Many other reviews have already outlined the piss-poor quality of teaching that Brian Caffo has provided, so I won't re-hash their valid complaints much. He jumps all of the place and provides no real scaffolding (interesting how much I've learned about teaching approaches in this track, due to the ineptitude of all three professors). I completed the first 5 courses with "with Distinction", but after seeing this class I'm moving on to courses on other platforms that are wildly better (Udacity has a "nanodegree" in Data Science that will be available this fall that sounds much better and the quality of their courses far surpasses Coursera). The lack of support from Coursera also leaves a lot to be desired. They tell you to take your issues to the forums. The professors for this track do not participate in the forums at all.
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Greg Hamel profile image
Greg Hamel profile image
3/10 starsCompleted
  • 116 reviews
  • 107 completed
5 years, 4 months ago
Statistical Inference is the 6th course in the John Hopkins data science specialization track, which is basically an introduction to statistics in R. The course covers many different topics in the span of 4 weeks from basic probability and distributions to T tests, p values and statistical power. The lectures take the form of slideshows with a lot of dense mathematical notation, small text and mediocre voiceovers. The course tries to cover too much ground too fast and the material isn’t presented in a way that is easy to understand or engaging. I don’t think the lecturer’s face was shown once in the entire course. That’s not to say there isn’t good information in the lecture slides, but the presentation and execution are poor. If you’re looking for a good introduction to statistics that uses R, try Duke’s Data Analysis and Statistical Inference. Udacity’s “Statistics” is another solid option that is self-paced, moves a bit slower and... Statistical Inference is the 6th course in the John Hopkins data science specialization track, which is basically an introduction to statistics in R. The course covers many different topics in the span of 4 weeks from basic probability and distributions to T tests, p values and statistical power. The lectures take the form of slideshows with a lot of dense mathematical notation, small text and mediocre voiceovers. The course tries to cover too much ground too fast and the material isn’t presented in a way that is easy to understand or engaging. I don’t think the lecturer’s face was shown once in the entire course. That’s not to say there isn’t good information in the lecture slides, but the presentation and execution are poor. If you’re looking for a good introduction to statistics that uses R, try Duke’s Data Analysis and Statistical Inference. Udacity’s “Statistics” is another solid option that is self-paced, moves a bit slower and does not require programming.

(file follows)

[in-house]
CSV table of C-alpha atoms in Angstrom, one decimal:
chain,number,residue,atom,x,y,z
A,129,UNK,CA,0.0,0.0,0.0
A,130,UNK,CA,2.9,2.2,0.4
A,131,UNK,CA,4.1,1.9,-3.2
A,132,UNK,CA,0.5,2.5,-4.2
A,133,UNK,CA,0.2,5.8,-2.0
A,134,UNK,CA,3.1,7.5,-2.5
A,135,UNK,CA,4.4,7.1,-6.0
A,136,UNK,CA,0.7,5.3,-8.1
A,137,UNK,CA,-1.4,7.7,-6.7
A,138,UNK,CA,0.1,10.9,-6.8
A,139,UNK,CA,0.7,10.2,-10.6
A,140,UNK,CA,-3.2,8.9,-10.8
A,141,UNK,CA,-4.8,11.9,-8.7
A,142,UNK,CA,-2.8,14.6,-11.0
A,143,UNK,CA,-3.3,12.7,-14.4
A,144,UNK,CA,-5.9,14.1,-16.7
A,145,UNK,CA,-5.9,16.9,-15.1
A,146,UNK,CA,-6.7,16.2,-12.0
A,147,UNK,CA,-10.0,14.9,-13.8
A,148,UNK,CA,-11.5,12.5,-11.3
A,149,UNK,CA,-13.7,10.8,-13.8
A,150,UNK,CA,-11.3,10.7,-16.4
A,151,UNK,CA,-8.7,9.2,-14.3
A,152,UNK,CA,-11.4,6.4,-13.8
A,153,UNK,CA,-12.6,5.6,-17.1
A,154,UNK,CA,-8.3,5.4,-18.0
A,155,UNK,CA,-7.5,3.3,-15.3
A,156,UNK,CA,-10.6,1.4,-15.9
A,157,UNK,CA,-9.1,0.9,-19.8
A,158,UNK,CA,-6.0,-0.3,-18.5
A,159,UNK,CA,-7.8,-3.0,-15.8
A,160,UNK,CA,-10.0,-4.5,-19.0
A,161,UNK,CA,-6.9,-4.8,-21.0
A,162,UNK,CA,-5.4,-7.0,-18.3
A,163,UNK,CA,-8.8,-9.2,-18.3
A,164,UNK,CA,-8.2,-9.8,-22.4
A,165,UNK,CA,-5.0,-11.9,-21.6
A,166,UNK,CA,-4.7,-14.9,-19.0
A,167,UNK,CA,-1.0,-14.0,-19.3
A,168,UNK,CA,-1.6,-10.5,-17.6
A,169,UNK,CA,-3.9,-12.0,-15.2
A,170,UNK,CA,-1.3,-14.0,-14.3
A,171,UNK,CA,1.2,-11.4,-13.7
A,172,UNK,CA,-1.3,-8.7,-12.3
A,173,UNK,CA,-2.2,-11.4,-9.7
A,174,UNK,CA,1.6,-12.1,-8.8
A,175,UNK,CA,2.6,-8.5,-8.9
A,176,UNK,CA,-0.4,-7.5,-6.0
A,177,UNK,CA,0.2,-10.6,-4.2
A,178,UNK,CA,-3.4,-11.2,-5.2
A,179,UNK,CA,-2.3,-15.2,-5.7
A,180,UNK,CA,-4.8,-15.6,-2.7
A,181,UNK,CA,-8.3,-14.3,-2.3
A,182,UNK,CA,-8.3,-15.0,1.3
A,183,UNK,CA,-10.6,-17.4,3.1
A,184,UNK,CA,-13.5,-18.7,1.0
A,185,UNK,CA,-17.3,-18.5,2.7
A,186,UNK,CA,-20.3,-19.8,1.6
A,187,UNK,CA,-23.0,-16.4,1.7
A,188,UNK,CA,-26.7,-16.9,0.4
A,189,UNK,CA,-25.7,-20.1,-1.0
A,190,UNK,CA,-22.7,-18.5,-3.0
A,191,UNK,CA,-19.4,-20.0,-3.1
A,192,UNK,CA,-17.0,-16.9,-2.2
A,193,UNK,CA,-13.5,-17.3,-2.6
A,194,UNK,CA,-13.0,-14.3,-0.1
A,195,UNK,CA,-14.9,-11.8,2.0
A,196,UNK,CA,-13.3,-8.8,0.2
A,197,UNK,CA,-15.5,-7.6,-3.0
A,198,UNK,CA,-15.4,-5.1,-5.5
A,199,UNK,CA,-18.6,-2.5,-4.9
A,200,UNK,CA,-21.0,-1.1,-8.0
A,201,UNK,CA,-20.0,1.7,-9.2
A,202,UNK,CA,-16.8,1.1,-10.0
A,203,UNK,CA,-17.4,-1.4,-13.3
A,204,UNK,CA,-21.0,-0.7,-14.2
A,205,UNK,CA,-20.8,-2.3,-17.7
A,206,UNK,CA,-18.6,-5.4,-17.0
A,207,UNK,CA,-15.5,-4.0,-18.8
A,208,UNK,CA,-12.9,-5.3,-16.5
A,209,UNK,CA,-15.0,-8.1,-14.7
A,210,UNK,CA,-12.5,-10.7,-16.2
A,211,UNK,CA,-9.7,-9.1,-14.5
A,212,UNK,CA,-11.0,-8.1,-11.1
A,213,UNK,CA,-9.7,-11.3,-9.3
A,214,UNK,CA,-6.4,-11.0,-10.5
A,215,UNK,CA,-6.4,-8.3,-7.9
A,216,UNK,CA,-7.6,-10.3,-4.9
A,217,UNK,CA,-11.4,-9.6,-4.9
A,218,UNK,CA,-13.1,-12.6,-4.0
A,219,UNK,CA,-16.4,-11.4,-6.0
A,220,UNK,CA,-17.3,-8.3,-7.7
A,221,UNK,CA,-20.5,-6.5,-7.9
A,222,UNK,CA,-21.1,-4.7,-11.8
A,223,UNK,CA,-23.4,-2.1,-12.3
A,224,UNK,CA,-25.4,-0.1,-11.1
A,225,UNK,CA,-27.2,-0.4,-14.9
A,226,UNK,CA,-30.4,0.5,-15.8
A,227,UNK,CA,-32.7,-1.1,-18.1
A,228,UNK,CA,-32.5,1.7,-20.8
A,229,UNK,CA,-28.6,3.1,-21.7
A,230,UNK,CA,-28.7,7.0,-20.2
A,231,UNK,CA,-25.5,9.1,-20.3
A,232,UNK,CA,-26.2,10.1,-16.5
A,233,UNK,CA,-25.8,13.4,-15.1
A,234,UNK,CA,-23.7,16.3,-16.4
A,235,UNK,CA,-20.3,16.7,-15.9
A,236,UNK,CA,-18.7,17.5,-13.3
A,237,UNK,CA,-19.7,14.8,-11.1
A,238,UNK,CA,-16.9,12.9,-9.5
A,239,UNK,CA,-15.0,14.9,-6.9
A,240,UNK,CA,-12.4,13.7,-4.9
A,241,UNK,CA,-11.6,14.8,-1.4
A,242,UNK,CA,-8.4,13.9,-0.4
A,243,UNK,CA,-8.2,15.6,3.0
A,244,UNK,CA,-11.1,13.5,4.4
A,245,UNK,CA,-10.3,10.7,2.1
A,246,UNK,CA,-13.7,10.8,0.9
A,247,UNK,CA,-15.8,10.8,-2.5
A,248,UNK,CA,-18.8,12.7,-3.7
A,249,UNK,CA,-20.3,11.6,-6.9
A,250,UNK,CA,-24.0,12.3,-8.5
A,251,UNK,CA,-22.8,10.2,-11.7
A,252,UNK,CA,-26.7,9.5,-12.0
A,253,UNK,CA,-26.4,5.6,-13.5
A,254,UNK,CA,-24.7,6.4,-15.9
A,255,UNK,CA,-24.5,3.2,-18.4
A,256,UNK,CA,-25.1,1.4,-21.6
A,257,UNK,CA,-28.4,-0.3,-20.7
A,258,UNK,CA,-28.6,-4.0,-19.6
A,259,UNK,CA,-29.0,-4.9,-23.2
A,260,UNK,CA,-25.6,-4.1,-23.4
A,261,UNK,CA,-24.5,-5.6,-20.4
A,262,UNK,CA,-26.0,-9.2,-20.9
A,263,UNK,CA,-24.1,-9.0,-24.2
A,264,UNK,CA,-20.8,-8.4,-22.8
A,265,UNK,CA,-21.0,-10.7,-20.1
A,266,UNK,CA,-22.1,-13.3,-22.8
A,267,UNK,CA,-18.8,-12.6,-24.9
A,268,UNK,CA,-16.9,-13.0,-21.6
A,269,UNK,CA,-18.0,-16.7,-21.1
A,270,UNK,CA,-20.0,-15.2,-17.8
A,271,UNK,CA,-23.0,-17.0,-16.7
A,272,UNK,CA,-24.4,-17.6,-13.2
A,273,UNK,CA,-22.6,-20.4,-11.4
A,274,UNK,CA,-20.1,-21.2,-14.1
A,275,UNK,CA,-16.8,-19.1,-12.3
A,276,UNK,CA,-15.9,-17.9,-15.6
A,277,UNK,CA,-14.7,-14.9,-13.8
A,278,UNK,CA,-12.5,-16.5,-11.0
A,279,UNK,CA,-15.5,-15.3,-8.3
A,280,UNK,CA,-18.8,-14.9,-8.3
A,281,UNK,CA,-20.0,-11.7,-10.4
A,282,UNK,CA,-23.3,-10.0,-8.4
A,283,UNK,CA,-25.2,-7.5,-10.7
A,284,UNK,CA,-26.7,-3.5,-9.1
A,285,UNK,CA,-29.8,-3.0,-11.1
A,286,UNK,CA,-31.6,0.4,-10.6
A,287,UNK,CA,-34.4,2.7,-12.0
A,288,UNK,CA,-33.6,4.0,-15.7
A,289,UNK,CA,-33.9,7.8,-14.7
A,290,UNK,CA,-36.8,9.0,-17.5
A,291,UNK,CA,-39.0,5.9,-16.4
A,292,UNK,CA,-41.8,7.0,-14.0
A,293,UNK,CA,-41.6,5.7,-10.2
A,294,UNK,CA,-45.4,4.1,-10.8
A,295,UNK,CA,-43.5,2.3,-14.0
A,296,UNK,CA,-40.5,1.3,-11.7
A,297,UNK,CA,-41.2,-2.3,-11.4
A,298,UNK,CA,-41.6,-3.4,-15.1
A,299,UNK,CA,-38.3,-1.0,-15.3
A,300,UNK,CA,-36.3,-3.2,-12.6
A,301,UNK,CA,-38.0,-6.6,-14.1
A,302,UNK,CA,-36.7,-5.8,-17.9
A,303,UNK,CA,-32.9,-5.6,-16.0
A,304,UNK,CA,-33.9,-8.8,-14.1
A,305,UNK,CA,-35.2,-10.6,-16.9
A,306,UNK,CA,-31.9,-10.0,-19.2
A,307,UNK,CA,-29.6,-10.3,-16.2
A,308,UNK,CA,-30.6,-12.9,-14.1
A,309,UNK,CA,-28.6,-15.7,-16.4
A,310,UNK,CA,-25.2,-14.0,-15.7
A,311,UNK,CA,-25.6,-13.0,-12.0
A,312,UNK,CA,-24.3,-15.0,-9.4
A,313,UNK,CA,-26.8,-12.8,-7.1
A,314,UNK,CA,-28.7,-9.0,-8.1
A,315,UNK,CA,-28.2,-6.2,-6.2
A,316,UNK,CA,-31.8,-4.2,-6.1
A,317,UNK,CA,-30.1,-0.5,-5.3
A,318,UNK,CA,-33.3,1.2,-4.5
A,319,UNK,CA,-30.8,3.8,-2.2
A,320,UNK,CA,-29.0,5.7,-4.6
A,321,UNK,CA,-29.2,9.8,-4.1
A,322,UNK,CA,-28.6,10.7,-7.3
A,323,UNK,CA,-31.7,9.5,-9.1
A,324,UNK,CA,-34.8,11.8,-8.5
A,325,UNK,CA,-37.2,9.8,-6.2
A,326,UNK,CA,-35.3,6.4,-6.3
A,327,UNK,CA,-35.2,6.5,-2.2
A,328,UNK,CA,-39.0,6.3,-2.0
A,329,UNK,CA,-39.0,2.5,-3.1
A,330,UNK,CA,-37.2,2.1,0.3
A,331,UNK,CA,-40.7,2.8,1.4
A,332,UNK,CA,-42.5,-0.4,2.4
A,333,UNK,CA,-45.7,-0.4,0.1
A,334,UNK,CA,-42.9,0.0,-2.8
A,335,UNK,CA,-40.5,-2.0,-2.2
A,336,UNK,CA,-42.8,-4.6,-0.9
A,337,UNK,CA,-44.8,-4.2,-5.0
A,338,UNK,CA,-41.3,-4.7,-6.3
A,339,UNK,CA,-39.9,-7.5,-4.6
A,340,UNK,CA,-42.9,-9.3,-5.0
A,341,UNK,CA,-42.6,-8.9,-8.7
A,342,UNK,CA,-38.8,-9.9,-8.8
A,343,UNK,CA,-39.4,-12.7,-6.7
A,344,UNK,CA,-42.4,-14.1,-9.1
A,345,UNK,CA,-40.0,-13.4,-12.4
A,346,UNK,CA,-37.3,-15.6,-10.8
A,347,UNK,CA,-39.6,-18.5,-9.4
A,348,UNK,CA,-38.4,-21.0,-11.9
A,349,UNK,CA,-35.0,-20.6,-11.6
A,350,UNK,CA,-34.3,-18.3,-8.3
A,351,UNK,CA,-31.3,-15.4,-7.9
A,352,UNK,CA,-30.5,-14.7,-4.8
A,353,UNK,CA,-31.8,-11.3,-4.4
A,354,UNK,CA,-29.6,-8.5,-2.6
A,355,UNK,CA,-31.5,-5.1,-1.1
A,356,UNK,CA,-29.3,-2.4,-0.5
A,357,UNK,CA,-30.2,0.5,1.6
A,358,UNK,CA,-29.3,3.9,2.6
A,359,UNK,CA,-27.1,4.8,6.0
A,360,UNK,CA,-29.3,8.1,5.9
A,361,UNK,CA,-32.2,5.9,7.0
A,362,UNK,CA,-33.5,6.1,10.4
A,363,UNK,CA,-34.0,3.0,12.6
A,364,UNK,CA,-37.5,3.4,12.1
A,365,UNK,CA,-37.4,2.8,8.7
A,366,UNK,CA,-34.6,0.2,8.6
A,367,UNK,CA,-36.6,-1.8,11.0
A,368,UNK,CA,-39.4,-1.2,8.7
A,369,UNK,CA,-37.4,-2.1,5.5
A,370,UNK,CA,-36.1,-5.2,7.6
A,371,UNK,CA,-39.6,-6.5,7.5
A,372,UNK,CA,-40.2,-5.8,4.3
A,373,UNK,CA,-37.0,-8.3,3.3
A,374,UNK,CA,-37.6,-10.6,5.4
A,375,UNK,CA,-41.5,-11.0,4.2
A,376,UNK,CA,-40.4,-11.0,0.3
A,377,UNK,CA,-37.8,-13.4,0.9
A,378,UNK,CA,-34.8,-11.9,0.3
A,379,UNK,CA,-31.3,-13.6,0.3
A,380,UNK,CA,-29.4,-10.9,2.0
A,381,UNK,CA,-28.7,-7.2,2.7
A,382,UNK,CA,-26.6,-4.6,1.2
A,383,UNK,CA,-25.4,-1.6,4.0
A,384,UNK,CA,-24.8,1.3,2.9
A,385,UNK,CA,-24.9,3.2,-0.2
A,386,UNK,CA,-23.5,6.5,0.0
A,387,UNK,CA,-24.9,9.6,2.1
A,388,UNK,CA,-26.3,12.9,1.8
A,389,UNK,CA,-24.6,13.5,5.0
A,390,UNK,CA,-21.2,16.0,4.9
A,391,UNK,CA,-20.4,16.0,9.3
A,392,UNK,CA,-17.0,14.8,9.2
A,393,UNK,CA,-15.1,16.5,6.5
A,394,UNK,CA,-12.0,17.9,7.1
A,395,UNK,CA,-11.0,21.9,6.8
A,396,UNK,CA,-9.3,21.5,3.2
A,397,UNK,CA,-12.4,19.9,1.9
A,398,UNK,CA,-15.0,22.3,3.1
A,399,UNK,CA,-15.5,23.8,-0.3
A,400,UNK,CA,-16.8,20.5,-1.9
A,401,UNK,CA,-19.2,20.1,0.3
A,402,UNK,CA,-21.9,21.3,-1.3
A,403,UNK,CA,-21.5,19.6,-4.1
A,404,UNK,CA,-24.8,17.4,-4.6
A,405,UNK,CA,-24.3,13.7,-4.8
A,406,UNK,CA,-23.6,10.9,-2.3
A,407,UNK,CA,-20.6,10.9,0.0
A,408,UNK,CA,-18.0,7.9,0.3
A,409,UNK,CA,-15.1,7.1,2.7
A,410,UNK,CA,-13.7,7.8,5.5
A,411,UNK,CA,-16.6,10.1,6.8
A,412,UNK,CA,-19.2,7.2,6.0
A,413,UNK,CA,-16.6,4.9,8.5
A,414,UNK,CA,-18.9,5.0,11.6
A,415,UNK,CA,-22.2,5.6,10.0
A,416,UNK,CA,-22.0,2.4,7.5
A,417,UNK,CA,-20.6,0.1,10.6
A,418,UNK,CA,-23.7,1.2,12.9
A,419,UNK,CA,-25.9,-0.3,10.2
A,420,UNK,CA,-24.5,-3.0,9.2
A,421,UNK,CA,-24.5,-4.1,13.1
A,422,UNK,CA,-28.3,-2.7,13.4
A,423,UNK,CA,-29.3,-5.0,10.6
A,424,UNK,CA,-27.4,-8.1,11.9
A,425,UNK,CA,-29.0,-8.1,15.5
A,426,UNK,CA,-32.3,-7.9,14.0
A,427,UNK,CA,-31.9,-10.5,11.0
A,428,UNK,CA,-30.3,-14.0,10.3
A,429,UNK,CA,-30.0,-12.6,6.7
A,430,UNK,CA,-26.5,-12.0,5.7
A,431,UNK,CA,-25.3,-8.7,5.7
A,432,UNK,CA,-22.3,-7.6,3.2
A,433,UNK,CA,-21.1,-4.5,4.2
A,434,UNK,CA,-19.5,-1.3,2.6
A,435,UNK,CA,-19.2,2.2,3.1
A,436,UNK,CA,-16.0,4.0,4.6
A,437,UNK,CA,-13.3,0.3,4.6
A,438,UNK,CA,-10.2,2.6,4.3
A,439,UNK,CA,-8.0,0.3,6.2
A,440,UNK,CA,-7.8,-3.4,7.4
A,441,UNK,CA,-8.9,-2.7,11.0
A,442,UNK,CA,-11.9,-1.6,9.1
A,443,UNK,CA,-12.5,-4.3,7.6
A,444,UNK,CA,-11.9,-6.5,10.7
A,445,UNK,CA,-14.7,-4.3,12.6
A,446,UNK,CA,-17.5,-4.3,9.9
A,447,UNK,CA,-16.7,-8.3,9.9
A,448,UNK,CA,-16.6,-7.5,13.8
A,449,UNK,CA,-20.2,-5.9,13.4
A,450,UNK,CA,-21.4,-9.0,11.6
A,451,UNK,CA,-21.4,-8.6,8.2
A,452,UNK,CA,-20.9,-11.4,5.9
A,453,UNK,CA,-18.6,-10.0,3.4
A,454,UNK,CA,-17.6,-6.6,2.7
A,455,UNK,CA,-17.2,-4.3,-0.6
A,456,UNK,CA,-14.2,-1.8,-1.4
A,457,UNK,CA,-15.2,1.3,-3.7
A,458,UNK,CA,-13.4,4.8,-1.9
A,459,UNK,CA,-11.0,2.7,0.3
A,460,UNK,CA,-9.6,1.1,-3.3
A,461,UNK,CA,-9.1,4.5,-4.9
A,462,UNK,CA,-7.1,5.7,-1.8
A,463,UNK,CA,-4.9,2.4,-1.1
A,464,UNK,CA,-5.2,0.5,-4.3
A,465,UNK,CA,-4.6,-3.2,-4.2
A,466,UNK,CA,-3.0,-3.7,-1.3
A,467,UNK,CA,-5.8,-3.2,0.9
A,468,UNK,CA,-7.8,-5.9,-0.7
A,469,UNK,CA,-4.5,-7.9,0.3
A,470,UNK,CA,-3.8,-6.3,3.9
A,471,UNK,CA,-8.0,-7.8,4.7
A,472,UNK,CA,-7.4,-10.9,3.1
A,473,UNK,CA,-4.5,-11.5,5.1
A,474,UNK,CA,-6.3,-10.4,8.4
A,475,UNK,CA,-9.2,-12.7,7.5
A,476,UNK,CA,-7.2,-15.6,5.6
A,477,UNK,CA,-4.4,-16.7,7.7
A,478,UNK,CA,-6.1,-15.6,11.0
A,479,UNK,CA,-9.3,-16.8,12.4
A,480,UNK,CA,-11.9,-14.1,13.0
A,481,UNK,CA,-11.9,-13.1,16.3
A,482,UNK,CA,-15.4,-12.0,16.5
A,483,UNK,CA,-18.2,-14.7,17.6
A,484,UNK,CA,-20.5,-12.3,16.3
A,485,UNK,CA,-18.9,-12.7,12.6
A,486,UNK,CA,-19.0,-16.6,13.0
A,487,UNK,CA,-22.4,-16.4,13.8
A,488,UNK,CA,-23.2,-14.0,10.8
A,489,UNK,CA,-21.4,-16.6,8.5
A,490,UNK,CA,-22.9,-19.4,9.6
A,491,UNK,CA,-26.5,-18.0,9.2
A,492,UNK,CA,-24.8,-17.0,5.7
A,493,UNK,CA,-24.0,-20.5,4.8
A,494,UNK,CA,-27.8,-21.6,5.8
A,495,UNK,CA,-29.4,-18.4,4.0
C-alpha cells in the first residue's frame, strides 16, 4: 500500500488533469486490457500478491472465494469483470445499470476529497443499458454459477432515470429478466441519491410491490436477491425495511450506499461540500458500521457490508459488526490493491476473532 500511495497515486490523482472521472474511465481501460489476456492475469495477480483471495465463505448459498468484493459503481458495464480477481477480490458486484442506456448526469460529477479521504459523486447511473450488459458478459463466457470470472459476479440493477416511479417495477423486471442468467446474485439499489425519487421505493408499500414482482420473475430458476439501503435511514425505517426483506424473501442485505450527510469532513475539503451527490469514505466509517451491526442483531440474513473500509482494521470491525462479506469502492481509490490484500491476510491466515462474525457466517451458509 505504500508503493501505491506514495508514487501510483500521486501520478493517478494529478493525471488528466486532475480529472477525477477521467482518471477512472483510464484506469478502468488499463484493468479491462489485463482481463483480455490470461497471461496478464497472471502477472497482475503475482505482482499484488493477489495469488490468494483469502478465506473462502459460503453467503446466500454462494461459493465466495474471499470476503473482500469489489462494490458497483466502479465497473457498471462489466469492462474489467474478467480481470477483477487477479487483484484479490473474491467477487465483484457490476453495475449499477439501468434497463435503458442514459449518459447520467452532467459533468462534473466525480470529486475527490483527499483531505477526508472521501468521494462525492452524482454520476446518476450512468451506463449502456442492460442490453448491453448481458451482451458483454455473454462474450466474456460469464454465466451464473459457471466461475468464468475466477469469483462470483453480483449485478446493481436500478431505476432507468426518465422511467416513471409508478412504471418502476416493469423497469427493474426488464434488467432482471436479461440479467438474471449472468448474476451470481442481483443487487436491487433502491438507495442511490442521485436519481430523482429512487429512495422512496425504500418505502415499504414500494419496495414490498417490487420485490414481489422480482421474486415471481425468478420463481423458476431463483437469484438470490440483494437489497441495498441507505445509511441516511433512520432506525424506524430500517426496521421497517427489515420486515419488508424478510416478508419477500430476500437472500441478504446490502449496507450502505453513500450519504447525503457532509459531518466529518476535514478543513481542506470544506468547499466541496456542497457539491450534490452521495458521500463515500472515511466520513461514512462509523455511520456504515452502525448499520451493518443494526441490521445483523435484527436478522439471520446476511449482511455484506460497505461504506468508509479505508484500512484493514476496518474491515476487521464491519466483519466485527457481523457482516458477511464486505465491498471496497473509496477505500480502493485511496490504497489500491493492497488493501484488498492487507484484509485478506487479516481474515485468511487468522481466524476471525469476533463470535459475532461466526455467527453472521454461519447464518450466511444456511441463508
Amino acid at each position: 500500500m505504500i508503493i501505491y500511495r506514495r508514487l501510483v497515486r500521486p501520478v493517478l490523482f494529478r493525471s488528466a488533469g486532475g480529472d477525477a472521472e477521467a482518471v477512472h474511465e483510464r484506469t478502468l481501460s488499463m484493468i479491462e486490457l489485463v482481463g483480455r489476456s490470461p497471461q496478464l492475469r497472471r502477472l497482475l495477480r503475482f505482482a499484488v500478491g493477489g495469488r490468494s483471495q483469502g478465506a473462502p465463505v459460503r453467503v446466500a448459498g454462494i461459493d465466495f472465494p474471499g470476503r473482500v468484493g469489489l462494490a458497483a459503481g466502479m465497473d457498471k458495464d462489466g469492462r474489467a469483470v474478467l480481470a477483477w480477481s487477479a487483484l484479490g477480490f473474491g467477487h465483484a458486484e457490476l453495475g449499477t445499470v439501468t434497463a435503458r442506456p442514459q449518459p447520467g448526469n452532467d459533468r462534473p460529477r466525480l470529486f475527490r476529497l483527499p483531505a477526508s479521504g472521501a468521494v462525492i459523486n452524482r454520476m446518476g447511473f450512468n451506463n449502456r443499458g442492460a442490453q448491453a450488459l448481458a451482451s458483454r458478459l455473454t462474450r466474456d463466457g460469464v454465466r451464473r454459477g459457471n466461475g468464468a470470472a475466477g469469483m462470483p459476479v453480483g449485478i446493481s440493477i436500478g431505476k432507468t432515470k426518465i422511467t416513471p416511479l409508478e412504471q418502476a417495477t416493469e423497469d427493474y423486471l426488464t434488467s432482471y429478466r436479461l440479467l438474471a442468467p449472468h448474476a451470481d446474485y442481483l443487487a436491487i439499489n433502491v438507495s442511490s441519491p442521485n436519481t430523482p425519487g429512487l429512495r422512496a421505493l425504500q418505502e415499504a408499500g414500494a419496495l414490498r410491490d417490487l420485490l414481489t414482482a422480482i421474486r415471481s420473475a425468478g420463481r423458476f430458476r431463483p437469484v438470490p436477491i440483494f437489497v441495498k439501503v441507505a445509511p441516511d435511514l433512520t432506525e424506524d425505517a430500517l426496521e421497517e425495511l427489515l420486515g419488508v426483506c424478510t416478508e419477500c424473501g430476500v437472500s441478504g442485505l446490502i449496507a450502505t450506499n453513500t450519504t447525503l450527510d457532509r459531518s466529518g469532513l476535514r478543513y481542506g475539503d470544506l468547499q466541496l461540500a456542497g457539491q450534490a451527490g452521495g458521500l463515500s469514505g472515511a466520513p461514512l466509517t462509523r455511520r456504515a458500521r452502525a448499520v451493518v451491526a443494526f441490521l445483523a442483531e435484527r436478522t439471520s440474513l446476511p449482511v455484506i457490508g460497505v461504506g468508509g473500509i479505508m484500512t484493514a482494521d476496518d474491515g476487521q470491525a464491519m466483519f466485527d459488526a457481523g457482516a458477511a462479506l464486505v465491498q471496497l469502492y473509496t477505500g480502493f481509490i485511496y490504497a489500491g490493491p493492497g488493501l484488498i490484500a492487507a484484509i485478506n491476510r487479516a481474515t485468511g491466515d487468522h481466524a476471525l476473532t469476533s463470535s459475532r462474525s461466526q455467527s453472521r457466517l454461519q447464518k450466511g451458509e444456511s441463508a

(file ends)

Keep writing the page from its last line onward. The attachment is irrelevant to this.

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timothy235 profile image
timothy235 profile image
2/10 starsCompleted
  • 12 reviews
  • 10 completed
4 years, 2 months ago